Elizabeth receives two letters from her sister relating that Lydia has eloped with Wickham. At first they expected that the two were planning to go to Scotland to get married (because minors can marry without parental permission in Scotland). However, after gaining further intelligence they find that there is reason to doubt that Wickham has any intention of marrying her at all. Jane asks Elizabeth and the Gardiners to return home as soon as possible, and requests that Mr. Gardiner help her father search for Lydia and Wickham in London.
Elizabeth rushes to the door to go out to find Mr. Gardiner, but as she does so Mr. Darcy appears. She tells him with great agitation that she must go immediately in search of Mr. Gardiner, but he recommends that a servant be sent. That being done, Elizabeth collapses into a chair and when she is able to she explains the situation to Darcy. He is extremely distressed, thinking that if he had revealed more of what he knew about Wickham's character this could have been prevented. Elizabeth, observing Darcy, believes that such an action on her sister's part will make a renewal of Darcy's proposal impossible. Feeling this loss, she realizes that she loves him.
After a few minutes Darcy realizes that he is doing no good by his presence and takes his leave, promising to maintain secrecy on the matter and wishing that he could do more to help. Elizabeth watches him go with regret, doubting that they will ever meet again on such friendly terms.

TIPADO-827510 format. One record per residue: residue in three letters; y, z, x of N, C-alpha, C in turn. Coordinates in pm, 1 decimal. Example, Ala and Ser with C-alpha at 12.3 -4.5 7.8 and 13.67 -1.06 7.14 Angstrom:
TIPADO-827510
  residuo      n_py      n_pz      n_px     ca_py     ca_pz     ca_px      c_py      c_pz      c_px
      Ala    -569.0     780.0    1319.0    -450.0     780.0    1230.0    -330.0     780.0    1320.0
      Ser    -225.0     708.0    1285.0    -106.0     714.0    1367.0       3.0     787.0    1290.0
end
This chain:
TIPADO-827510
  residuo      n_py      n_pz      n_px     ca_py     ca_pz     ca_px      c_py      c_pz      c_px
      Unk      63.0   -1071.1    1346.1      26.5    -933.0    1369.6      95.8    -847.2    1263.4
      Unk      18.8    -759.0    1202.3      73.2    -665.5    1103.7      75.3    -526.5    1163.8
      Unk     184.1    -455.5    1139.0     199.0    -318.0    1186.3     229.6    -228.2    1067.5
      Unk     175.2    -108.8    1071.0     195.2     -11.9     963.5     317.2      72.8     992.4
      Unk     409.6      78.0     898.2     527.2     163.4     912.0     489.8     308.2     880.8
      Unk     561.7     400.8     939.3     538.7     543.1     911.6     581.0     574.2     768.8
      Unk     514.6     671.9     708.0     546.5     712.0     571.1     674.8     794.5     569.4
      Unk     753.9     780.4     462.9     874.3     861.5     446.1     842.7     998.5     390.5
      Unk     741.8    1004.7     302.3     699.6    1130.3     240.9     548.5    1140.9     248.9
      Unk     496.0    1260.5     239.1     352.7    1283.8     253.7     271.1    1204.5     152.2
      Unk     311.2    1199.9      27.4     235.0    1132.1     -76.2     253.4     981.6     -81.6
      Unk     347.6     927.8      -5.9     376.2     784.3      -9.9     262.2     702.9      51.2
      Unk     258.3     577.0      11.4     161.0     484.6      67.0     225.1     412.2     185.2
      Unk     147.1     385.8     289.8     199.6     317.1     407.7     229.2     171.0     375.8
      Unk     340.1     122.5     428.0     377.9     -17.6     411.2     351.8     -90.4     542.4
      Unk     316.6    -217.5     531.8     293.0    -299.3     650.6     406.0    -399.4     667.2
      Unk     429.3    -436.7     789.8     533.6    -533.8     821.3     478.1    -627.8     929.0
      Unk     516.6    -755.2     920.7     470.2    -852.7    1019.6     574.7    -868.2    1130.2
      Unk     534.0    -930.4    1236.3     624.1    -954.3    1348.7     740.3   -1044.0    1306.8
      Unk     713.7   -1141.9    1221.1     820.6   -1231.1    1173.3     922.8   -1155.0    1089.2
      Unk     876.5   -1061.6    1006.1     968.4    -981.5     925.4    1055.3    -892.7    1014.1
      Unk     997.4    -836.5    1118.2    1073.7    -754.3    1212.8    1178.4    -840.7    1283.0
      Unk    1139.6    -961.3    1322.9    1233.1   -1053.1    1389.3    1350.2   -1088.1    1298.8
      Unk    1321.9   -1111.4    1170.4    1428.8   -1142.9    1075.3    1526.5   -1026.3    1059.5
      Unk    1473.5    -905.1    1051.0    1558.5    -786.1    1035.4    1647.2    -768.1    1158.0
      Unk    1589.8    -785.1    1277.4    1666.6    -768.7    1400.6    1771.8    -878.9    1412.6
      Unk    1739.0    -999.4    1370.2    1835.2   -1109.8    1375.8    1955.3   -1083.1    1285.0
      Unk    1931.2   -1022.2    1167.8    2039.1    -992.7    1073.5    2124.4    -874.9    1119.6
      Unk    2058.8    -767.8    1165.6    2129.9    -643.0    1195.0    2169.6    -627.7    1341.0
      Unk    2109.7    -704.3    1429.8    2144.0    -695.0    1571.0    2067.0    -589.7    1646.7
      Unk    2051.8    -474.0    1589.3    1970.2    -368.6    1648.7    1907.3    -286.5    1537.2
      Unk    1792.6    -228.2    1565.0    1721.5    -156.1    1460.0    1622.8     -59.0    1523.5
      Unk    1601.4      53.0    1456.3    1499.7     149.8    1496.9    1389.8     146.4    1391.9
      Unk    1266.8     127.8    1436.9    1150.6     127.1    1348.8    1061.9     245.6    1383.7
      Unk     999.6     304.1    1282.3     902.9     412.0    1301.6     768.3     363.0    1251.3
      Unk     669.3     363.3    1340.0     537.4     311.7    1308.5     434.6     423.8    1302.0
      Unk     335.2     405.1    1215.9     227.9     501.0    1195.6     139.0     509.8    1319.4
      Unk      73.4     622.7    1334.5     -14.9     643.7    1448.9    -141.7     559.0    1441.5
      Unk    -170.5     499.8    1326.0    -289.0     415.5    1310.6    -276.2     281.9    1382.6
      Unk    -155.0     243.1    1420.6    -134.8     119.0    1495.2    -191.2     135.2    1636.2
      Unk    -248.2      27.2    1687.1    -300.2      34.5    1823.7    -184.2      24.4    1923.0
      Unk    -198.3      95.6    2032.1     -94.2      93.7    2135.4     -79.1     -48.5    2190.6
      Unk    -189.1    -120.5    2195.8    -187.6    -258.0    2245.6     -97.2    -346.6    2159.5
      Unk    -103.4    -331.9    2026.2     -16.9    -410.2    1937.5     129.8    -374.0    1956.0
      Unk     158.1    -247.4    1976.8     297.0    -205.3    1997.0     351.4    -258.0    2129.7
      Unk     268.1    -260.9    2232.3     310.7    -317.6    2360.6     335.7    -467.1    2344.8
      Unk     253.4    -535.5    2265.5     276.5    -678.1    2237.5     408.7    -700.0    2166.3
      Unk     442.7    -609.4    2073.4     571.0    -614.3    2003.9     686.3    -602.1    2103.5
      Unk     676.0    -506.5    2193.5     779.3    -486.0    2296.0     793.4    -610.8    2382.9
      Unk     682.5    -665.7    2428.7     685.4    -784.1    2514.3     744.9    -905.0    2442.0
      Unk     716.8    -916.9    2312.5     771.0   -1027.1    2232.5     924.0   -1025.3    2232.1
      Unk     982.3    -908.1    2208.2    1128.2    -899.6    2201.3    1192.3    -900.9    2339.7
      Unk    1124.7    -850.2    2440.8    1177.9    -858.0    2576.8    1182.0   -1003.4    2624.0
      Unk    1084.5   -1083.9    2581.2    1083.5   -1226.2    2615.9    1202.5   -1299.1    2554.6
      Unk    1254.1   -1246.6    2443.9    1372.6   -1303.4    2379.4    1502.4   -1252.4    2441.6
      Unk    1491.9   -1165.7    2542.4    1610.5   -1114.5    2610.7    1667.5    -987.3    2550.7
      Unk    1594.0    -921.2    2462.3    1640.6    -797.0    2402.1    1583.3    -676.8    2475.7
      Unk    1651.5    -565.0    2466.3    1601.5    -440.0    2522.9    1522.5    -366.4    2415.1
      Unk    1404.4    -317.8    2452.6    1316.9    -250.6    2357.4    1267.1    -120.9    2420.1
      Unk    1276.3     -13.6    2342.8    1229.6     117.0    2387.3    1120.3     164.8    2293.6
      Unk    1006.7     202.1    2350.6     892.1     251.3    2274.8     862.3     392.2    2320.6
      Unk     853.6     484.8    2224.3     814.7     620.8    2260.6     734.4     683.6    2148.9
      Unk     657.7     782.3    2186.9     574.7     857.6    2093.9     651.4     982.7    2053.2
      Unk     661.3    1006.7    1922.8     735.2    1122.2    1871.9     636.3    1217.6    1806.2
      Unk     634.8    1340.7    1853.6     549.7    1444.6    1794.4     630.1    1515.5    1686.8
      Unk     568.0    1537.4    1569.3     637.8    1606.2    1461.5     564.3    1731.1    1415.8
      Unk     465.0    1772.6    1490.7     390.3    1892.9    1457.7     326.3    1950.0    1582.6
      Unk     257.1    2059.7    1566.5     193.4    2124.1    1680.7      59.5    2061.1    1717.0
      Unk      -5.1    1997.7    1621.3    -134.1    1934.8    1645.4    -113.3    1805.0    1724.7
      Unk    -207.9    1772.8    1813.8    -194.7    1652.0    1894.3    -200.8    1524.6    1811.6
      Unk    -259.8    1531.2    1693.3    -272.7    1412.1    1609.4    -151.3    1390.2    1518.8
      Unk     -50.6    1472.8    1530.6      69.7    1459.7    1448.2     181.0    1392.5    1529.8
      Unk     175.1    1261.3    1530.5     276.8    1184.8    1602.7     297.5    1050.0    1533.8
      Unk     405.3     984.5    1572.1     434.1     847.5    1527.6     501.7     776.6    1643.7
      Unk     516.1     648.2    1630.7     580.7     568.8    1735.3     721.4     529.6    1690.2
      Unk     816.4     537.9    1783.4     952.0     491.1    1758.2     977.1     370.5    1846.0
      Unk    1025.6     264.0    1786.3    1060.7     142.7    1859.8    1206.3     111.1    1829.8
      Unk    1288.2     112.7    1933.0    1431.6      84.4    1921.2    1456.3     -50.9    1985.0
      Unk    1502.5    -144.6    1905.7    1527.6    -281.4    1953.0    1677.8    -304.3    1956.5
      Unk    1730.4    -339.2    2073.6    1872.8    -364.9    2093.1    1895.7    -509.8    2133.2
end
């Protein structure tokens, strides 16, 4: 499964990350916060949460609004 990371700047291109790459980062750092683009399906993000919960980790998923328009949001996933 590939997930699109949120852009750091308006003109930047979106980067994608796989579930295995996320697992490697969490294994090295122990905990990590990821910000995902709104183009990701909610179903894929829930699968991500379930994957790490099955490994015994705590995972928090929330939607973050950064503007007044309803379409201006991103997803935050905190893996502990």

Elizabeth has no doubts that Wickham does not plan to marry Lydia. She knows that Lydia would not have gone off with him if she were not under the pretense that they were going to be married, but Elizabeth also realizes that Lydia is easy prey for Wickham's deceptions.
The Gardiners quickly return and Elizabeth relates the sad news to them. Mr. Gardiner promises to do all he can to help, and they quickly prepare for their journey.
Volume III, Chapter 4 Analysis:
In early nineteenth-century England, a young lady's elopement is cause for great scandal to the entire family. The shock and dismay of Elizabeth and the entire family are quite understandable. Yet this event has been well prepared for in the novel by the descriptions of Lydia's flirtatious and frivolous character, and by knowledge of the dangers of Lydia's going to Brighton, which Elizabeth pointed out to her father. Upon hearing the news, Elizabeth is mortified not only for her sister's sake but also for her own sake, thinking that such an occurrence will make a renewal of Darcy's proposal impossible. It is ironic that only when she thinks all hope is lost of being married to him does she realize that she really does love him.